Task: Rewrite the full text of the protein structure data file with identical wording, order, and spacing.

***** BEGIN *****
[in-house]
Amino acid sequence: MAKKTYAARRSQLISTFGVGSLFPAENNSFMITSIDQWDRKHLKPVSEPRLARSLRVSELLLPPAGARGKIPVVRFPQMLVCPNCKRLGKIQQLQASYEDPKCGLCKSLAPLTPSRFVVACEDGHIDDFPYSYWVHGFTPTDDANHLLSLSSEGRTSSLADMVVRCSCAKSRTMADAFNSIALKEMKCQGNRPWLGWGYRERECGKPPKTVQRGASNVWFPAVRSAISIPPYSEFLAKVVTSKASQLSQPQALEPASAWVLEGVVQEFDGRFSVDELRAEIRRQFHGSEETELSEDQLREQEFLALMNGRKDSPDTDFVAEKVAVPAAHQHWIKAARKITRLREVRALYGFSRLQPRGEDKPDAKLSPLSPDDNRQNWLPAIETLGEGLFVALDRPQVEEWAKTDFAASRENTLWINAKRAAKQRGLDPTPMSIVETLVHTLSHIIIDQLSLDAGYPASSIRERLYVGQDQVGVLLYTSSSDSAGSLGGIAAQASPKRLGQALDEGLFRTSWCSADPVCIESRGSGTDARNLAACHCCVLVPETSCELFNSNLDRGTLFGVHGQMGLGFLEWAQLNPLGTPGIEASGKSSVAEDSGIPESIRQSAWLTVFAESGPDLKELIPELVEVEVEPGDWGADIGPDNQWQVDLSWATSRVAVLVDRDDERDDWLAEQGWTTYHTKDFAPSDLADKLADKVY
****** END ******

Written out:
[in-house]
Amino acid sequence: MAKKTYAARRSQLISTFGVGSLFPAENNSFMITSIDQWDRKHLKPVSEPRLARSLRVSELLLPPAGARGKIPVVRFPQMLVCPNCKRLGKIQQLQASYEDPKCGLCKSLAPLTPSRFVVACEDGHIDDFPYSYWVHGFTPTDDANHLLSLSSEGRTSSLADMVVRCSCAKSRTMADAFNSIALKEMKCQGNRPWLGWGYRERECGKPPKTVQRGASNVWFPAVRSAISIPPYSEFLAKVVTSKASQLSQPQALEPASAWVLEGVVQEFDGRFSVDELRAEIRRQFHGSEETELSEDQLREQEFLALMNGRKDSPDTDFVAEKVAVPAAHQHWIKAARKITRLREVRALYGFSRLQPRGEDKPDAKLSPLSPDDNRQNWLPAIETLGEGLFVALDRPQVEEWAKTDFAASRENTLWINAKRAAKQRGLDPTPMSIVETLVHTLSHIIIDQLSLDAGYPASSIRERLYVGQDQVGVLLYTSSSDSAGSLGGIAAQASPKRLGQALDEGLFRTSWCSADPVCIESRGSGTDARNLAACHCCVLVPETSCELFNSNLDRGTLFGVHGQMGLGFLEWAQLNPLGTPGIEASGKSSVAEDSGIPESIRQSAWLTVFAESGPDLKELIPELVEVEVEPGDWGADIGPDNQWQVDLSWATSRVAVLVDRDDERDDWLAEQGWTTYHTKDFAPSDLADKLADKVY